Tuesday, June 12, 2012

                             This incredible video is best viewed in full screen mode

(bear in mind that eagles, hawks, owls, and vultures all are reported to be victims of commercial wind turbines)

The following is only the tip of the iceberg.
Very few wind farms are being monitored for bird deaths.

- Seven ospreys reported killed in Germany, from 2001 to date.
European record maintained by Tobias Dürr, of the Brandenburg State Wildlife Department.

- Five ospreys reported killed in Spain, from 2001 to date.
European record maintained by Tobias Dürr, of the Brandenburg State Wildlife Department.

- One osprey reported killed, Scotland, 2011.
Reported by ornithologist Roy Dennis, and published in the European record maintained by Tobias Dürr, of the Brandenburg State Wildlife Department.

- Two ospreys reported killed in New Jersey, at the ACUA wind power facility, 2009.
“Three raptors (two Ospreys and one Peregrine Falcon) are known to have been killed at the five wind turbine array located in the wetlands near Atlantic City after one year of monitoring as a result of colliding with turbines (Mizrahi et al. 2008).” Large Scale Wind Turbine Siting Map Report – NJ Department of Environmental Protection. September 8, 2009.

Three ospreys reported killed in Minnesota, 2003.
“Three ospreys were killed when they flew into the blades of a wind turbine near their nest.”
Minnesota Department of Natural Resources Home > Publications > Minnesota Conservation Volunteer > Articles > 2003 > March – April > Vanessa Greene, wildlife technician

- Four ospreys reported killed in New Jersey, at the ACUA wind power facility, 2007-2009 – i.e. 2 more since other report above. “This is the fourth Osprey mortality at the facility and the third encountered or reported since our study began in August 2007.”
Post-Construction Wildlife Monitoring at The Atlantic City Utilities Authority- Jersey Atlantic Wind Power Facility.


- One osprey reported killed in Ontario, on Wolfe island, 2010.
“Seven red-tailed hawks, one osprey, one northern harrier and one turkey vulture comprised the group of 10 raptors killed by the giant blades.” – Environment Canada – Comments on Wolfe Island Post-Construction Monitoring Report, reported by Mike Norris, The Whig Standard. http://www.thewhig.com/ArticleDisplay.aspx?e=2946372&archive=true

One osprey reported killed in Massachussets, at Buzards Bay, 2007.
“A study in 2006-2007 at the Massachusetts Maritime Academy in Buzzards Bay to determine the effect of the turbine on plovers, found no plovers killed and only four dead birds in the search area. Of those, an osprey was identified as having been killed by the turbine and possibly a laughing gull.” http://www.telegram.com/article/20110815/NEWS/108159945/0/NEWS07

One osprey reported killed, Japan, 2007.
“The society (Wild Bird Society of Japan) has reported that six endangered white-tailed sea eagles have been killed in collisions with wind turbines in Hokkaido since 2004, and a misago osprey, a fish-eating hawk that is also endangered, was found dead from a collision in Goto, Nagasaki Prefecture.” http://www.asahi.com/english/Herald-asahi/TKY200701040112.html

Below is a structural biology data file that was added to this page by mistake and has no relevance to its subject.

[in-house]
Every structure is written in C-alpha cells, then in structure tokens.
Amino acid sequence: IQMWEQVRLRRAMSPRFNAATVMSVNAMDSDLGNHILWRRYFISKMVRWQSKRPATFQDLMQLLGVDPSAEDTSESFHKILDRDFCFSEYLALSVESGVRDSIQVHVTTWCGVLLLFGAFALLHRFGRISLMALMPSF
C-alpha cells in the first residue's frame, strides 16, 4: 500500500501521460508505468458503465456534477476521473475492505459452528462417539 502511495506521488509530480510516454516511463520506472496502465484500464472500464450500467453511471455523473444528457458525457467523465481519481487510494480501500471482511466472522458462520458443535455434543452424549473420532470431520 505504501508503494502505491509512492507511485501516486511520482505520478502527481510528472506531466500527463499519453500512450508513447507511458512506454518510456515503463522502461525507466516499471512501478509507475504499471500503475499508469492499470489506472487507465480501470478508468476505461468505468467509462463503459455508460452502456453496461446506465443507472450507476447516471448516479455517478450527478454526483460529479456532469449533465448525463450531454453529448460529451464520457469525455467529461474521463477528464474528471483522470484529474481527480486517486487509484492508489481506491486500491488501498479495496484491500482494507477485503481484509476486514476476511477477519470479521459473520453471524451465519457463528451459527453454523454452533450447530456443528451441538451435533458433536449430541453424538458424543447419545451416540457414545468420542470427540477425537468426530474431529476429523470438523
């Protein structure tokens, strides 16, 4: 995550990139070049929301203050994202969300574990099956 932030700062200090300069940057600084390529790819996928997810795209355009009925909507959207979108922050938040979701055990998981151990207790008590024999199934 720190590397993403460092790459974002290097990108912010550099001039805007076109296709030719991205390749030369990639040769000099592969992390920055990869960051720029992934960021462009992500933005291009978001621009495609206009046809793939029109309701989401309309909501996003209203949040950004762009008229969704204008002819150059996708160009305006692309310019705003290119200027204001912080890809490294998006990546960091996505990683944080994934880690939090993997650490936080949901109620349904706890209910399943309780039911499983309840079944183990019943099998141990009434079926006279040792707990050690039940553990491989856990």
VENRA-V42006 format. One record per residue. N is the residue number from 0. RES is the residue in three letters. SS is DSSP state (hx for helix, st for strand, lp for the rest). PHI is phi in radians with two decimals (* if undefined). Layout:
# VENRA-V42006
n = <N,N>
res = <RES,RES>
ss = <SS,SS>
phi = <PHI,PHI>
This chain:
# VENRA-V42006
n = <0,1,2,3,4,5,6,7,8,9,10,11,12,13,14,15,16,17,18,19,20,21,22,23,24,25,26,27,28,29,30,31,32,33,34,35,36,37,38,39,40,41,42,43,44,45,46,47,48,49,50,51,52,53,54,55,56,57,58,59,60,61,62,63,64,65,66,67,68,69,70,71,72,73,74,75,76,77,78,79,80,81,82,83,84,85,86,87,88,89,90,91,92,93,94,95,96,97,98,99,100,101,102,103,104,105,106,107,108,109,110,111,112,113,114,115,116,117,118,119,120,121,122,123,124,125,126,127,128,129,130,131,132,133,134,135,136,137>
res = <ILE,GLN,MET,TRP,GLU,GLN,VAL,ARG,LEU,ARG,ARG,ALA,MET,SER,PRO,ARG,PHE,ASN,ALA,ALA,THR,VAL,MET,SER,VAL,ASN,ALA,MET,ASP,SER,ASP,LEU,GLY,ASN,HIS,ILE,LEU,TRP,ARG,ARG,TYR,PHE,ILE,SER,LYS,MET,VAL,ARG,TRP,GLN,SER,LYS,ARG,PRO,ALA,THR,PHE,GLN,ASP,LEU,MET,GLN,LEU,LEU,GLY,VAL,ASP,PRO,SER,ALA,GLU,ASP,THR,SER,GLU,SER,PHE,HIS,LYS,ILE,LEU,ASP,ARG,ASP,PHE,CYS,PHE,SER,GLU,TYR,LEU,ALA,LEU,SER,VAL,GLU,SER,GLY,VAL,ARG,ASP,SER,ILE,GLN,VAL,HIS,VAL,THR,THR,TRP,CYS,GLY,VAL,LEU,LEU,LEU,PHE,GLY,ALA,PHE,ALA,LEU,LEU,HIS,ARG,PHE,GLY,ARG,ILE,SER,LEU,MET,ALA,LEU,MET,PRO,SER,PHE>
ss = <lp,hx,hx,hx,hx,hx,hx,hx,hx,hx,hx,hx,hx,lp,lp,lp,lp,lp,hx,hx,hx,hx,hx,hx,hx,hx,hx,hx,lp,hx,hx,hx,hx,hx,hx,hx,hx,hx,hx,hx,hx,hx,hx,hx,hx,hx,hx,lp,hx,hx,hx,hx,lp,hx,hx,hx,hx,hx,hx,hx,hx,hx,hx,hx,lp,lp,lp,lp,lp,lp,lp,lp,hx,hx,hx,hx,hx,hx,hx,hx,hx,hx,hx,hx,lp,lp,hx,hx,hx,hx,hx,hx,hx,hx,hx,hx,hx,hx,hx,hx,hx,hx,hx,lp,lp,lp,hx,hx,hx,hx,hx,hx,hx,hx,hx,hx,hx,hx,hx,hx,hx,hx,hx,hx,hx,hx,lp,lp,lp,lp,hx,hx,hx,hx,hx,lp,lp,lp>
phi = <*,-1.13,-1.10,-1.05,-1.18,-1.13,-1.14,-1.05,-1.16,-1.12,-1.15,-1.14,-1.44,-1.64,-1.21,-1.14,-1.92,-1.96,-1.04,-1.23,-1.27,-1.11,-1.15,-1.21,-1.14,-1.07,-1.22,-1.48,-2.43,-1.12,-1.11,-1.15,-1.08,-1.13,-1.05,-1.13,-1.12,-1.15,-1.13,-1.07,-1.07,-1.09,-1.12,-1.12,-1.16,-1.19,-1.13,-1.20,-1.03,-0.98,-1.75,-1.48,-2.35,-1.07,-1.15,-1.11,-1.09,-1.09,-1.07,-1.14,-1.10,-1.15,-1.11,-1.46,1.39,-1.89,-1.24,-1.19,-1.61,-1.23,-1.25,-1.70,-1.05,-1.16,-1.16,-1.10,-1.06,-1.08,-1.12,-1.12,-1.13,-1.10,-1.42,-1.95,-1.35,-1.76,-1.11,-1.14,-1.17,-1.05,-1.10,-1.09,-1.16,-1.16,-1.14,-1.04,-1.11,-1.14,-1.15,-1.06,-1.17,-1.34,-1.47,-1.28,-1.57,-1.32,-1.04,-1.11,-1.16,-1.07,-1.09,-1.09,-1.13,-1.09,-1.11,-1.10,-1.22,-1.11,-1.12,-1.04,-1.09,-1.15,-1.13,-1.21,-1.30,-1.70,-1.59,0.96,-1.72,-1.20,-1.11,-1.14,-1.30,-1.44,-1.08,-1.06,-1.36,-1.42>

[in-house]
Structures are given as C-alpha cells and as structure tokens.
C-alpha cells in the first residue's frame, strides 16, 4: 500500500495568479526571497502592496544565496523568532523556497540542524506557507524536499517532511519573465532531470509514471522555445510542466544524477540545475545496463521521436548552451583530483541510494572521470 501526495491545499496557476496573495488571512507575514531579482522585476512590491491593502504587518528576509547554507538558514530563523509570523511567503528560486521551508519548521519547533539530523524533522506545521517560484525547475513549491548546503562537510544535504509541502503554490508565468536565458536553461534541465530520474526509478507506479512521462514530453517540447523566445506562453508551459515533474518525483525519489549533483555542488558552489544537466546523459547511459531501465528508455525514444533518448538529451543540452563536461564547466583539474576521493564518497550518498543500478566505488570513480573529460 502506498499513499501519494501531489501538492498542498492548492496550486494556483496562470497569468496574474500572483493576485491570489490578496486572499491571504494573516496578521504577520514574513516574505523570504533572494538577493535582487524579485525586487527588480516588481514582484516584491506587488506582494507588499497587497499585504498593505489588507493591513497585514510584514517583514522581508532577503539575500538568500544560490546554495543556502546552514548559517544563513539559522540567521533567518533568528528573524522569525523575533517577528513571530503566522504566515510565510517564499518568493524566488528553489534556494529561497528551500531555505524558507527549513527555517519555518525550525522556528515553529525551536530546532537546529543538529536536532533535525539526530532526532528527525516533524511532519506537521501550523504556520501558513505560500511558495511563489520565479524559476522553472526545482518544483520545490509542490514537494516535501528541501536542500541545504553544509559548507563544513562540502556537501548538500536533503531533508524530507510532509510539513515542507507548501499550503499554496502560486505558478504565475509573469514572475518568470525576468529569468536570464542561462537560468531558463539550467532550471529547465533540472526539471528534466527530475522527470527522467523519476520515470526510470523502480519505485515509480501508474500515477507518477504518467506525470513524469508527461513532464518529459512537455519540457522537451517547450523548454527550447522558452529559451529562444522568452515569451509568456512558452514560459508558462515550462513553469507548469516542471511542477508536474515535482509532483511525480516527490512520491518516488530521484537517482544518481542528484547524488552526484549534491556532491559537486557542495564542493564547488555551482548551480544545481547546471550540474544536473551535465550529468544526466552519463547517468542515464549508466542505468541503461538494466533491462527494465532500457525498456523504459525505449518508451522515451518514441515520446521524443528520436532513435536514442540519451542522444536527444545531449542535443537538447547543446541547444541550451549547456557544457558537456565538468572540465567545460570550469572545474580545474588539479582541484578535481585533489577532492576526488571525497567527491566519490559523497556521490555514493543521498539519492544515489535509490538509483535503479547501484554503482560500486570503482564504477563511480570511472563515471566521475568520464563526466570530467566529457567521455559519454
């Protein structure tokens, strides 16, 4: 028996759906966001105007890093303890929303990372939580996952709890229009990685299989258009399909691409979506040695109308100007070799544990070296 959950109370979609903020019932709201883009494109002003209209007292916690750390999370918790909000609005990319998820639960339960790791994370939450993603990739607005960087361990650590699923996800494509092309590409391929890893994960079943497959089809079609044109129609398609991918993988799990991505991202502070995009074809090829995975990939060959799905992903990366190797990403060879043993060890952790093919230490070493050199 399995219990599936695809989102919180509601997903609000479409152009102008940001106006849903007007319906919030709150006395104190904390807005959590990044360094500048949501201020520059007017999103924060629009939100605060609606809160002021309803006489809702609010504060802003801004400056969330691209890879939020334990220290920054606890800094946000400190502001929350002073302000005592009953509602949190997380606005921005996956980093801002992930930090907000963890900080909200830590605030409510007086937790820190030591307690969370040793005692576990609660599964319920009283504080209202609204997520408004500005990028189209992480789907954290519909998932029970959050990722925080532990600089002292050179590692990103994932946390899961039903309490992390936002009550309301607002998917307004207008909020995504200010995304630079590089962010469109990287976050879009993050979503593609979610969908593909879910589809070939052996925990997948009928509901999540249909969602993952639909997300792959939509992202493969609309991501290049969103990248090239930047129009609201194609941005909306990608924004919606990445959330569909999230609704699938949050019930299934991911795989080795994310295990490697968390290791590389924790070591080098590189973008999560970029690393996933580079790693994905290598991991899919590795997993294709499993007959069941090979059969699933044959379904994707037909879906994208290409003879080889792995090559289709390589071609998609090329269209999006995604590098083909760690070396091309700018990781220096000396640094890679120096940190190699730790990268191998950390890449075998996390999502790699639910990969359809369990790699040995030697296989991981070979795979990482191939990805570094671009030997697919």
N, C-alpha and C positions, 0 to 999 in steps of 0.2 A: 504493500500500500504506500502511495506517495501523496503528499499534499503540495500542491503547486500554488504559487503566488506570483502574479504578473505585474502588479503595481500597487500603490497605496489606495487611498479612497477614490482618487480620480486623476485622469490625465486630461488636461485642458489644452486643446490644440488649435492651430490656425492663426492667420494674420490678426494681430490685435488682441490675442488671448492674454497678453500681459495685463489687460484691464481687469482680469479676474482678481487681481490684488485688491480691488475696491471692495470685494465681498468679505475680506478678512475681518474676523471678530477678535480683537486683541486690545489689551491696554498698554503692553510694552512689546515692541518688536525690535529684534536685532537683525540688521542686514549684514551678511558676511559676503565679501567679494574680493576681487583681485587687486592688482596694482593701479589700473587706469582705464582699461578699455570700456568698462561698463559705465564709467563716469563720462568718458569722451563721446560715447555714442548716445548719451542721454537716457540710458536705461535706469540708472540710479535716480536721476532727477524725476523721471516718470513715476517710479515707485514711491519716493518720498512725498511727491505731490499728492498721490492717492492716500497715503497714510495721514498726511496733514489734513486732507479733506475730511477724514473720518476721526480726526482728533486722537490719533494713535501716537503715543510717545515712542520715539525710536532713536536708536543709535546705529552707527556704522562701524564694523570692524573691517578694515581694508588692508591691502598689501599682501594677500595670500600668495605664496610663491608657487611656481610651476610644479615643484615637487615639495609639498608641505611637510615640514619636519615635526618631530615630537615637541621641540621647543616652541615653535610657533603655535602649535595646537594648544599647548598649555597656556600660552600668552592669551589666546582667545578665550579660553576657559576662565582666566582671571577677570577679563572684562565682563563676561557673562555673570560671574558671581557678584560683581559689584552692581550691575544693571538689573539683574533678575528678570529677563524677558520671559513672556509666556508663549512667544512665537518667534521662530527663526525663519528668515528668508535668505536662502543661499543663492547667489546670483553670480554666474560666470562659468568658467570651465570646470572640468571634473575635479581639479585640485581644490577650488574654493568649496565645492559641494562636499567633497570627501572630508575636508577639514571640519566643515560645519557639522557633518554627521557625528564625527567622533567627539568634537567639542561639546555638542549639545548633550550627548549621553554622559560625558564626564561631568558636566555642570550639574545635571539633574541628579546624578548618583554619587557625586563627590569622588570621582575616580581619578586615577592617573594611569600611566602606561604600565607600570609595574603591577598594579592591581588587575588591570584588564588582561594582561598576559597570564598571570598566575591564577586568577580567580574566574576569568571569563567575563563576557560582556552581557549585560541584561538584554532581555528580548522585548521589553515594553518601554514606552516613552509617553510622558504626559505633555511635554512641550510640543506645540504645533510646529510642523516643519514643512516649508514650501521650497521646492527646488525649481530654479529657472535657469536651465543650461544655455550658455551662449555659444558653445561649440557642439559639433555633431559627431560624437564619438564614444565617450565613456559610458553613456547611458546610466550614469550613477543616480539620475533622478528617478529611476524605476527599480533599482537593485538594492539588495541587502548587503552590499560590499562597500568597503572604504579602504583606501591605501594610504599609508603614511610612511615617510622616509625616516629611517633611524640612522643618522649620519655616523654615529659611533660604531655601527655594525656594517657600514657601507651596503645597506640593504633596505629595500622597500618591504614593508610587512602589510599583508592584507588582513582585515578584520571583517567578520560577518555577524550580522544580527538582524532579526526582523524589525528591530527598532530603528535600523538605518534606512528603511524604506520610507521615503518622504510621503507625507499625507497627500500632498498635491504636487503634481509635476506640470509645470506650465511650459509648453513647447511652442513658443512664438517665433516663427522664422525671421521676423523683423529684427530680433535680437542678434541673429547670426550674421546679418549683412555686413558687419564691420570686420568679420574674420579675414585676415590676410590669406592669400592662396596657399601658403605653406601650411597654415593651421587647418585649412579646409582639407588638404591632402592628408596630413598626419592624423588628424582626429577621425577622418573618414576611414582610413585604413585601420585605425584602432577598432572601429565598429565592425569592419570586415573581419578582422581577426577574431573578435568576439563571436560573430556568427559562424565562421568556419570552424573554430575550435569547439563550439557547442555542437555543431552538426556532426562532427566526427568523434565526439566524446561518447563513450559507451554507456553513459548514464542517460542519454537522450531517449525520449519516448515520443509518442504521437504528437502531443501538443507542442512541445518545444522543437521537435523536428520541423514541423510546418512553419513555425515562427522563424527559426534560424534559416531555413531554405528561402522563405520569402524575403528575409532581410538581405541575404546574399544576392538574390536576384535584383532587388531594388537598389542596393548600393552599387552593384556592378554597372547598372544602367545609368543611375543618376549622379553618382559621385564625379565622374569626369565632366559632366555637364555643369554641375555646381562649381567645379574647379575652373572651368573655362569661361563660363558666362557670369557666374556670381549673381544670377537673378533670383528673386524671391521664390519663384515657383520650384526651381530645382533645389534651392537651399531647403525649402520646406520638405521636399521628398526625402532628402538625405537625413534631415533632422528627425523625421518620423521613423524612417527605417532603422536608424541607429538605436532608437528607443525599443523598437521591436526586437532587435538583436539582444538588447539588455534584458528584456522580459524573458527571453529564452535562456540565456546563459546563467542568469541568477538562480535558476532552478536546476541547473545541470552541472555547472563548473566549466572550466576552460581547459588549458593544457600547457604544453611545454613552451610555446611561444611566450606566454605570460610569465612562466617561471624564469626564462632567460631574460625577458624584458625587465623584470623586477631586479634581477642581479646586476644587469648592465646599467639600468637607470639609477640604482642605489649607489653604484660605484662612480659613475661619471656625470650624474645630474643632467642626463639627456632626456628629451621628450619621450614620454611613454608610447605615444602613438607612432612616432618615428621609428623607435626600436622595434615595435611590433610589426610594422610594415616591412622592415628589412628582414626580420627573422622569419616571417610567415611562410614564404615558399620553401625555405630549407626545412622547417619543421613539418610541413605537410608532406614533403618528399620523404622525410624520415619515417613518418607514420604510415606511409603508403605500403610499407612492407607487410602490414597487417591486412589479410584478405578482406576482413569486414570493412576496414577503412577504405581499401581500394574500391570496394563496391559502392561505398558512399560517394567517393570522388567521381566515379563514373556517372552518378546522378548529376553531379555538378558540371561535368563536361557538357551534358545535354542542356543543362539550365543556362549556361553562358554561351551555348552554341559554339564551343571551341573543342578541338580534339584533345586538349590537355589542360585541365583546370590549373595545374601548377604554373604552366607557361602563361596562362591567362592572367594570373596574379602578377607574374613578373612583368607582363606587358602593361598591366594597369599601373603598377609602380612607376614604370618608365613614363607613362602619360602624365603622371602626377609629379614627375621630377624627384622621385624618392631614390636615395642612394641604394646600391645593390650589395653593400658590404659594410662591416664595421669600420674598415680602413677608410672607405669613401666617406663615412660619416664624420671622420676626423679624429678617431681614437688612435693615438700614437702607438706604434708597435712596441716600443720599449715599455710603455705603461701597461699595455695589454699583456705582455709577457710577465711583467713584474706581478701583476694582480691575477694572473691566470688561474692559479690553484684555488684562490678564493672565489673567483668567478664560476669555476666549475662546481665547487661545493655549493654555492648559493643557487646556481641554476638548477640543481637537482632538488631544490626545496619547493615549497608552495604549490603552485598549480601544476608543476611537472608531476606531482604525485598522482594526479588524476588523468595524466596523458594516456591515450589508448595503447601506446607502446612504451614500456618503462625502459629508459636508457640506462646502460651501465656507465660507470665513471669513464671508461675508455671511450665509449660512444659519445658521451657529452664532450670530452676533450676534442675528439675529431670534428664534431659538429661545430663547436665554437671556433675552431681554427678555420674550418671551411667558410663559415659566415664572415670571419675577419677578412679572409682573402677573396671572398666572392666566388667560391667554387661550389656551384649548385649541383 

Courtesy of Save the Eagles International

- Bald Eagles win a round..., Feb. 24, 2012
Goodhue Wind has recently conceded that the project (in MN) would probably harm an unknown number of eagles, and has started an application for a federal permit that would legally allow it to kill the birds. The permit is a new strategy by the U.S. Fish and Wildlife Service to manage the often-lethal conflict between birds and turbine bladeshttp://www.startribune.com/local/140226163.html

Monday, April 30, 2012

  • Updated April 29, 2012, 7:33 p.m. ET   Wall Street Journal

Large Wind Farms Increase Temperatures Near Ground


Large wind farms slightly increase temperatures near the ground as the turbines' rotor blades pull down warm air, according to researchers who analyzed nine years of satellite readings around four of the world's biggest wind farms.
The study showed for the first time that wind farms of a certain scale, while producing clean, renewable energy, do have some long-term effect on the immediate environment.

Using sensors aboard a NASA satellite, researchers at the University at Albany-State University of New York, and the University of Illinois systematically tracked a cluster of wind farms in central Texas as the installations grew from a few dozen turbines in 2003 to more than 2,350 by 2011.

On average, the nighttime air around the wind farms became about 0.72 degree Celsius warmer over that time, compared with the surrounding area, the scientists reported Sunday in the peer-reviewed journal Nature Climate Change.

Bloomberg News
Cows graze near turbines at a wind farm in South Texas.

"The warming trend corresponds very well with the growth of the wind turbines," said wind-energy expert Somnath Baidya Roy at the University of Illinois, who was part of the research group. "The warming is going to level off when you stop adding more turbines."

Despite long-standing interest in the environmental impacts of such large-scale alternative-energy installations, this is the first time anyone has measured how wind turbines can alter local temperatures over the long term, the scientists said. So far, the scientists don't know if these higher temperatures affect local rainfall or other weather patterns.
"We don't know whether there is a change in weather due to the temperature change," said atmospheric scientist Liming Zhou at the University at Albany, who led the study, which was funded by the National Science Foundation. "The temperature change is small."

As wind farms become popular and much more widespread, however, they "might have noticeable impacts on local-to-regional weather and climate," Mr. Zhou said. But more research is needed, he said.

The researchers didn't identify the companies operating the wind farms in the region where they monitored temperature changes. To track the growing numbers of wind turbines in the area, the scientists used records kept by the Federal Aviation Administration of construction projects that might interfere with air safety.